This doesn’t mean that you need to use human photographs in every image. Simply a mixture of static objects and human imagery is advisable in order to boost engagement levels.
Use stock imagery – but only sparingly
Stock imagery fulfills a vitally important function for organizations involved in producing news and content marketing collateral. It can help to plug the vital gaps that might exist between the imagery that you have on hand —or can get —and the imagery that could best communicate the information contained in your microsite.
Unfortunately, there are a few pitfalls that those using stock imagery need to be aware of. For one, research has proven that being exposed to imagery has the ability to alter people’s moods. You may not think that your stock imagery containing a slightly frowning executive, or a room full of fake smiles, will have any effect upon your microsite’s reception, but these things can have an impact upon how your readership feels when viewing your site on a subconscious level.
Secondly, because many companies maintain subscriptions to popular stock imagery portals, there’s a chance that any photograph that you will use will have been used by many other brands before you—including your competitors. It’s never a good look to be the thousandth company to use a certain well-known image. So it’s worth developing an internal image library to complement the one you may have access to.
Using imagery that you develop “in house” can also be a great way to diversify the type of imagery used on your site. Real photos of your team will add a more authentic look and feel than posed, stock images, every time. Take a cue from the pros and develop your own internal stock image library. You can then be sure that your imagery is unique to your brand, and you won’t need to fork out for subscription charges.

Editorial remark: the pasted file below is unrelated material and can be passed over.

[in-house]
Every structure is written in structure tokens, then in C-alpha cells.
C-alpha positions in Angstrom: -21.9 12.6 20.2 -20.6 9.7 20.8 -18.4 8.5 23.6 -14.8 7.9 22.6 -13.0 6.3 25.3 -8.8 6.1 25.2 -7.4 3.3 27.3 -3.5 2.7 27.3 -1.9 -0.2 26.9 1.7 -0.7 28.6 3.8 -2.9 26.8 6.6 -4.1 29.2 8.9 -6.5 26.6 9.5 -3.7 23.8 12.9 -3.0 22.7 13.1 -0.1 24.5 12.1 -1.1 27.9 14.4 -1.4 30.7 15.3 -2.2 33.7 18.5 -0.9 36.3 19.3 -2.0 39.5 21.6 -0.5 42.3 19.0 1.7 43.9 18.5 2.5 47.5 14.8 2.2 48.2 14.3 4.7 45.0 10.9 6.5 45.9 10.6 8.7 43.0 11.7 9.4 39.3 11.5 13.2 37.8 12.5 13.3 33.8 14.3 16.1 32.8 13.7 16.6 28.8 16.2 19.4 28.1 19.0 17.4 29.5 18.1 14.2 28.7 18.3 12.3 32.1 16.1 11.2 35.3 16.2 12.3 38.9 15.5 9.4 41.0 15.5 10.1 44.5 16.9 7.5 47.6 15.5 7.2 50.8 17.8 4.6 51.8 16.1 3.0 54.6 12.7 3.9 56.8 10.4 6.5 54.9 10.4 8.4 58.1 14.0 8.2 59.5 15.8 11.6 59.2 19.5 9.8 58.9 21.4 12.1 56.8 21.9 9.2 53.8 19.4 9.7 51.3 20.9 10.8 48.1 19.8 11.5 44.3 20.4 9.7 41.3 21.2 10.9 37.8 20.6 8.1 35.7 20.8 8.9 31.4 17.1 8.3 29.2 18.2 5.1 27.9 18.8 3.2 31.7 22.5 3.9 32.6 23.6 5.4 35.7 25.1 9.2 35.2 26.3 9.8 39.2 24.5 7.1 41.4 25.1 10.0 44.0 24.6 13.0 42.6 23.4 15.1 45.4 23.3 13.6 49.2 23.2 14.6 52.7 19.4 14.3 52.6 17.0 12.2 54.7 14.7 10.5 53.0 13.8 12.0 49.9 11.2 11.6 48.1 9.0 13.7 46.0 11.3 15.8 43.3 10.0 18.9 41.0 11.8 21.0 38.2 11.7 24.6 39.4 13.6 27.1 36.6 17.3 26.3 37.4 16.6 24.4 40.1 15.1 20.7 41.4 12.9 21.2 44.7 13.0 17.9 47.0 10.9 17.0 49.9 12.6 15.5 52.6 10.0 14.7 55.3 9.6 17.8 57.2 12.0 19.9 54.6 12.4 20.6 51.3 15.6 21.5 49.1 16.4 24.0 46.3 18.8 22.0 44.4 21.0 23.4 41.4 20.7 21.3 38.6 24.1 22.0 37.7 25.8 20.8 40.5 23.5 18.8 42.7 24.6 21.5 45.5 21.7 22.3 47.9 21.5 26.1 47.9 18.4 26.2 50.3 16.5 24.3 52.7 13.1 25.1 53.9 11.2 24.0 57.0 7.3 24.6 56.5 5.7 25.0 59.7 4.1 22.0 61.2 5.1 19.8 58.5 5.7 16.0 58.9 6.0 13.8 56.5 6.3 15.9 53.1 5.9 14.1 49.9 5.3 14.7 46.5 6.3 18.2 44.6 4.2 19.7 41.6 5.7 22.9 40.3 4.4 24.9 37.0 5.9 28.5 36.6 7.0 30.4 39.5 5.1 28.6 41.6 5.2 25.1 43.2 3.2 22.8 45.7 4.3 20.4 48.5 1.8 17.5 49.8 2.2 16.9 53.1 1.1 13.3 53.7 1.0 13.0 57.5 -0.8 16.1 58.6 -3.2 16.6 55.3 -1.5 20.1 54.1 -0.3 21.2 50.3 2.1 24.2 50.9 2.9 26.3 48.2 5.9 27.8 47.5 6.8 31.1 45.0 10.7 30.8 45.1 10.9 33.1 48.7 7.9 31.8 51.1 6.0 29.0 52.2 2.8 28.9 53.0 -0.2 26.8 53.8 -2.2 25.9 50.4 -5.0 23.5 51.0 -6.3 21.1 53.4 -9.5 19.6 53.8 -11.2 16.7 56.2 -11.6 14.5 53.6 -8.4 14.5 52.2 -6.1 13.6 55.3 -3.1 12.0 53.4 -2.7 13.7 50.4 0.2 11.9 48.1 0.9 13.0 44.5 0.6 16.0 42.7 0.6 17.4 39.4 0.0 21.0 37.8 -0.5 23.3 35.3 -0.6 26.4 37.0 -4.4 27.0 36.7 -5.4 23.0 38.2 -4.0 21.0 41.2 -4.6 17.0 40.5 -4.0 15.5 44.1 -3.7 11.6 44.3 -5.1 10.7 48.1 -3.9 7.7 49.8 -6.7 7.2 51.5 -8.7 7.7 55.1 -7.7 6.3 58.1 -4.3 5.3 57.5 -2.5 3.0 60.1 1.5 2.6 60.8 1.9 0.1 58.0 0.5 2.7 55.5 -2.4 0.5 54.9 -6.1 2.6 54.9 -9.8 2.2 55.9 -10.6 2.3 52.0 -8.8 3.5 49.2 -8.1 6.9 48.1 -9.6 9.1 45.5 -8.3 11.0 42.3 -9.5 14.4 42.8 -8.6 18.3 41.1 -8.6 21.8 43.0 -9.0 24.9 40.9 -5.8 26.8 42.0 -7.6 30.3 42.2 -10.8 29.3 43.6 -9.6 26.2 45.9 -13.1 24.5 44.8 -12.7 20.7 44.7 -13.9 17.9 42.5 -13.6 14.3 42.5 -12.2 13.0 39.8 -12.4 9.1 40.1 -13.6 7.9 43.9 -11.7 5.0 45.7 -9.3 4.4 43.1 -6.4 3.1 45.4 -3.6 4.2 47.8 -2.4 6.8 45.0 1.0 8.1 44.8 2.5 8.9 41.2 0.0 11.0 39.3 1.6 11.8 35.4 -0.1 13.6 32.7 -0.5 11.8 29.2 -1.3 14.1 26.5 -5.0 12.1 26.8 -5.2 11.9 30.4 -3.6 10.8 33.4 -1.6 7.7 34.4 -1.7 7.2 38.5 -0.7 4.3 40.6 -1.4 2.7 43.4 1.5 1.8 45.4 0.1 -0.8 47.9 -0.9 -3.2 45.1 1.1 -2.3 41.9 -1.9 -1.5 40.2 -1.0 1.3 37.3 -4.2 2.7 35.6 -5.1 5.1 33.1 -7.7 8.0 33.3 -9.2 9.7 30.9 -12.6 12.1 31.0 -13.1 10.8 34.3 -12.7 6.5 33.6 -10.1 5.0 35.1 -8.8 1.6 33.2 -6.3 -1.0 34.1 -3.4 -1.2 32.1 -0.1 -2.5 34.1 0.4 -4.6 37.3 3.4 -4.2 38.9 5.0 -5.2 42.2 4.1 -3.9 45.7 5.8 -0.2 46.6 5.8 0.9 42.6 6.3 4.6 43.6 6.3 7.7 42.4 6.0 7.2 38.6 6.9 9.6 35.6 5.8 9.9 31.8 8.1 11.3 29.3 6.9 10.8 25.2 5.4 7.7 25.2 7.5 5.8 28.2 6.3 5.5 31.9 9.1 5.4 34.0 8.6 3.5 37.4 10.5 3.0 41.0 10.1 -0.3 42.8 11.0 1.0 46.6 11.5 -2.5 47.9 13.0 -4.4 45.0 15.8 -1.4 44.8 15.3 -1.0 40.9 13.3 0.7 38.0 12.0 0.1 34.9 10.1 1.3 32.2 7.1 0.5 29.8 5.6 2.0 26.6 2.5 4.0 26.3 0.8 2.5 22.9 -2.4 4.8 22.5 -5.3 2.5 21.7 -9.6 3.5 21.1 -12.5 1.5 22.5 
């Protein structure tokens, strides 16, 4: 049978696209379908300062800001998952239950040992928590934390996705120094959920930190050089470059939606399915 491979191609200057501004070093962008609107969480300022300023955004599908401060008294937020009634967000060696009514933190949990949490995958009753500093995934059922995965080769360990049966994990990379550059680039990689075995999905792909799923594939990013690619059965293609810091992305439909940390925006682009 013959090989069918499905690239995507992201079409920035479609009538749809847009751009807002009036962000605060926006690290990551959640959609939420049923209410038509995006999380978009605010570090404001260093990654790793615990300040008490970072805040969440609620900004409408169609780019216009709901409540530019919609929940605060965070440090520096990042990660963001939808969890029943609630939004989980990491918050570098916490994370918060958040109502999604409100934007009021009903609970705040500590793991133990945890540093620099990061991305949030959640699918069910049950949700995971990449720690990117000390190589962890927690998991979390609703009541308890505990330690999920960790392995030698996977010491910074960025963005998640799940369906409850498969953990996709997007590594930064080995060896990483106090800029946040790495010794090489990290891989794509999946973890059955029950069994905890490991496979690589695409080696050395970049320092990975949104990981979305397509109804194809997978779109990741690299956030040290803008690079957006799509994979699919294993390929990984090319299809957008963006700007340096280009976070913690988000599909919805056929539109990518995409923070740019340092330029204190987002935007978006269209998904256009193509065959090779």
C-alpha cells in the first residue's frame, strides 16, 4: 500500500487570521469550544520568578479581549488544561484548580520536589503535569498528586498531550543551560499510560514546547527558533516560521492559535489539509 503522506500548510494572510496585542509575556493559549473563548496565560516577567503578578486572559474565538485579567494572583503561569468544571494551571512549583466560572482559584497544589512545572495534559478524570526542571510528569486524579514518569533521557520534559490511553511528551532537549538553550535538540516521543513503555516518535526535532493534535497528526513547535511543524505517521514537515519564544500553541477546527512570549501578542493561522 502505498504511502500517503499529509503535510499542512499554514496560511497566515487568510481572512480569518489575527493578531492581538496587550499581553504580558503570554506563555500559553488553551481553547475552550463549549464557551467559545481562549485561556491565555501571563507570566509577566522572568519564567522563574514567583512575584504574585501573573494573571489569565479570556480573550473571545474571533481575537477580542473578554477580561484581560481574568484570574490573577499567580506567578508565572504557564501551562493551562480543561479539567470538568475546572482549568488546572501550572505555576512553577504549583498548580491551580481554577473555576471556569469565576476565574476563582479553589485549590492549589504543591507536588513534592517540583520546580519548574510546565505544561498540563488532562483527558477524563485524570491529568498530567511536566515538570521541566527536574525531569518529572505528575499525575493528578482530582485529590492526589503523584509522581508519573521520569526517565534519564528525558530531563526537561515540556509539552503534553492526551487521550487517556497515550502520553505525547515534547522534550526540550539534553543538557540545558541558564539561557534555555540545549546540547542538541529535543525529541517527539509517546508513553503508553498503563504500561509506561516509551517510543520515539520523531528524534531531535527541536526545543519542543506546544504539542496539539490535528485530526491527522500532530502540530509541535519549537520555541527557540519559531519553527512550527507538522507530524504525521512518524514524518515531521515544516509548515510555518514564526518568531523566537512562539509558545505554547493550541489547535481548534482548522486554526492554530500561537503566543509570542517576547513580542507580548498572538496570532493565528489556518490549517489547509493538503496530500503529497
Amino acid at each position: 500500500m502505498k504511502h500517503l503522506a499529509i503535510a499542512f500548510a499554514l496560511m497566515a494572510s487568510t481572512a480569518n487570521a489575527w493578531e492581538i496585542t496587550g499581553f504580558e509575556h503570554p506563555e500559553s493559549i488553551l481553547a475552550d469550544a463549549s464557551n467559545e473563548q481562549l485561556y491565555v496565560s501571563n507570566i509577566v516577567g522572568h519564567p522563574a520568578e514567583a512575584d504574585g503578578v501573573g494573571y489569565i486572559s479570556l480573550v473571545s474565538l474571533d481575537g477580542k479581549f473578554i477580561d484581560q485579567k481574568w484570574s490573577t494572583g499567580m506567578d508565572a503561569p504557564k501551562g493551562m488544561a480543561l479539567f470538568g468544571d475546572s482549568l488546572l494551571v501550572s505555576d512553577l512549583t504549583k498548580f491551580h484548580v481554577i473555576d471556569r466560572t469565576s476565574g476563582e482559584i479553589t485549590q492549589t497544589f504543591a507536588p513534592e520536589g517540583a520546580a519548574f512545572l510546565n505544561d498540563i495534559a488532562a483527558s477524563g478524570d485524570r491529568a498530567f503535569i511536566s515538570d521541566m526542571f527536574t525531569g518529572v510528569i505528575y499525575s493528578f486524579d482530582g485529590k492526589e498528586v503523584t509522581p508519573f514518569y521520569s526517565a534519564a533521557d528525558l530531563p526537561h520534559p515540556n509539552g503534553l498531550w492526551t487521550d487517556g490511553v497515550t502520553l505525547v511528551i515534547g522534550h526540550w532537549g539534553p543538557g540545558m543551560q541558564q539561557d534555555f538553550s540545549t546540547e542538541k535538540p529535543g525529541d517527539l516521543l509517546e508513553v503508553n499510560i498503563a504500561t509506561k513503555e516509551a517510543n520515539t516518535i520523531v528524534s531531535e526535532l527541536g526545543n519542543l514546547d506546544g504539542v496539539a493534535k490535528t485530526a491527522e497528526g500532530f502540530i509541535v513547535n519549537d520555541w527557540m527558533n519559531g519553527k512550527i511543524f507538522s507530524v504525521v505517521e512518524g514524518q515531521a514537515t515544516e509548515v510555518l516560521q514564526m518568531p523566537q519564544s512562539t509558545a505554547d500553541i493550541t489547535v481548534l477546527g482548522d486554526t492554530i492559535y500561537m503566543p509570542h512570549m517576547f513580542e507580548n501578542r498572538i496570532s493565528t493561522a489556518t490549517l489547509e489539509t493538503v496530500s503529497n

Alt tags make your website more accessible
Some of the people viewing your microsite might be visually impaired. Adding alt tags to your imagery is a best practice that will ensure that the visually impaired are able to access a similar microsite viewing experience to other people accessing the content.
Consider looking up and following other accessibility best practices. For instance, consider verifying that an appropriate contrast ratio is in use between main and offset text in order to make the website visually easier to read. Ensure that any text that is embedded within images is also sharply contrasted and not so small that it can be barely read.
A little image magic can go a long way
In summary, when adding imagery to your sites, here are some quick rules to follow:
- Make sure your images are carefully selected and meet your brand guidelines.
- Experiment with layouts, using our grid system and your Style Guide component library.
- Images can make your sites more engaging and break up long reams of text but don’t overdo it – images should only be used if they add to the story.
- Stock imagery is ok, but use it judiciously. Aim to build up your own, internal stock of images.
- Make imagery more accessible, by using alt tags and paying attention to color contrasts, will help improve your audience experience.